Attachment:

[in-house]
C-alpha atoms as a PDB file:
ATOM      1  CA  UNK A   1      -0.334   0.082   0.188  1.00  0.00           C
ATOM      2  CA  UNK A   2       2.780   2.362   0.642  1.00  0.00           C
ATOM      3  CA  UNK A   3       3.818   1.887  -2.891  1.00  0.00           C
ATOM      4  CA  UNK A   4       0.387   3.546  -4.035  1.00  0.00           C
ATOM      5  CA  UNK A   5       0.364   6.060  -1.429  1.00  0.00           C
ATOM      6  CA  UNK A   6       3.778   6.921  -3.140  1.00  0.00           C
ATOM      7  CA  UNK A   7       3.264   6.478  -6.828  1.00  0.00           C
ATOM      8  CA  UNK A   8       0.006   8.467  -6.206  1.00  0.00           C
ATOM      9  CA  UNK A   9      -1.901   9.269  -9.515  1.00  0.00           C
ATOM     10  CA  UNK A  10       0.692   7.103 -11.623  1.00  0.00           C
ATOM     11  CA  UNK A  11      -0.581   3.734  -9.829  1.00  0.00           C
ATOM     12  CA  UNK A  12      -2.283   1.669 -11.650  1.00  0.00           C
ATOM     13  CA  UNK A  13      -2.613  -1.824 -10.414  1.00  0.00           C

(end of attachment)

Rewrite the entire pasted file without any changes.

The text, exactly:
[in-house]
C-alpha atoms as a PDB file:
ATOM      1  CA  UNK A   1      -0.334   0.082   0.188  1.00  0.00           C
ATOM      2  CA  UNK A   2       2.780   2.362   0.642  1.00  0.00           C
ATOM      3  CA  UNK A   3       3.818   1.887  -2.891  1.00  0.00           C
ATOM      4  CA  UNK A   4       0.387   3.546  -4.035  1.00  0.00           C
ATOM      5  CA  UNK A   5       0.364   6.060  -1.429  1.00  0.00           C
ATOM      6  CA  UNK A   6       3.778   6.921  -3.140  1.00  0.00           C
ATOM      7  CA  UNK A   7       3.264   6.478  -6.828  1.00  0.00           C
ATOM      8  CA  UNK A   8       0.006   8.467  -6.206  1.00  0.00           C
ATOM      9  CA  UNK A   9      -1.901   9.269  -9.515  1.00  0.00           C
ATOM     10  CA  UNK A  10       0.692   7.103 -11.623  1.00  0.00           C
ATOM     11  CA  UNK A  11      -0.581   3.734  -9.829  1.00  0.00           C
ATOM     12  CA  UNK A  12      -2.283   1.669 -11.650  1.00  0.00           C
ATOM     13  CA  UNK A  13      -2.613  -1.824 -10.414  1.00  0.00           C